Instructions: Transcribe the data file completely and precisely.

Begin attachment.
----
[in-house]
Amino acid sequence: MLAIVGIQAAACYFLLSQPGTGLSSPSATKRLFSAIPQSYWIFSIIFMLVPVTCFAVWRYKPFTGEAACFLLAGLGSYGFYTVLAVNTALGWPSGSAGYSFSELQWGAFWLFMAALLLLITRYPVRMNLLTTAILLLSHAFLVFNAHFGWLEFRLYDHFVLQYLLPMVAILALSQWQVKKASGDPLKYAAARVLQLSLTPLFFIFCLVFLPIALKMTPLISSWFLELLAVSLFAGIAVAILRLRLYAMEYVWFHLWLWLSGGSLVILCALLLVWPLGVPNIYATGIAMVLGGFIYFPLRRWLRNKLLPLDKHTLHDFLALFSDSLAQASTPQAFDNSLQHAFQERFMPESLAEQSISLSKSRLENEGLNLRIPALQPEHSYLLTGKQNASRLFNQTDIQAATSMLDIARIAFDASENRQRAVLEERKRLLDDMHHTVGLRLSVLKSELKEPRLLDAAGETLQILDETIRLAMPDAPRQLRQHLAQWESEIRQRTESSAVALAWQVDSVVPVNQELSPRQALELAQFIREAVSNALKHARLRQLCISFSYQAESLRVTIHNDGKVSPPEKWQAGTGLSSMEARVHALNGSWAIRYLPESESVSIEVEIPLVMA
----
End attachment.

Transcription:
[in-house]
Amino acid sequence: MLAIVGIQAAACYFLLSQPGTGLSSPSATKRLFSAIPQSYWIFSIIFMLVPVTCFAVWRYKPFTGEAACFLLAGLGSYGFYTVLAVNTALGWPSGSAGYSFSELQWGAFWLFMAALLLLITRYPVRMNLLTTAILLLSHAFLVFNAHFGWLEFRLYDHFVLQYLLPMVAILALSQWQVKKASGDPLKYAAARVLQLSLTPLFFIFCLVFLPIALKMTPLISSWFLELLAVSLFAGIAVAILRLRLYAMEYVWFHLWLWLSGGSLVILCALLLVWPLGVPNIYATGIAMVLGGFIYFPLRRWLRNKLLPLDKHTLHDFLALFSDSLAQASTPQAFDNSLQHAFQERFMPESLAEQSISLSKSRLENEGLNLRIPALQPEHSYLLTGKQNASRLFNQTDIQAATSMLDIARIAFDASENRQRAVLEERKRLLDDMHHTVGLRLSVLKSELKEPRLLDAAGETLQILDETIRLAMPDAPRQLRQHLAQWESEIRQRTESSAVALAWQVDSVVPVNQELSPRQALELAQFIREAVSNALKHARLRQLCISFSYQAESLRVTIHNDGKVSPPEKWQAGTGLSSMEARVHALNGSWAIRYLPESESVSIEVEIPLVMA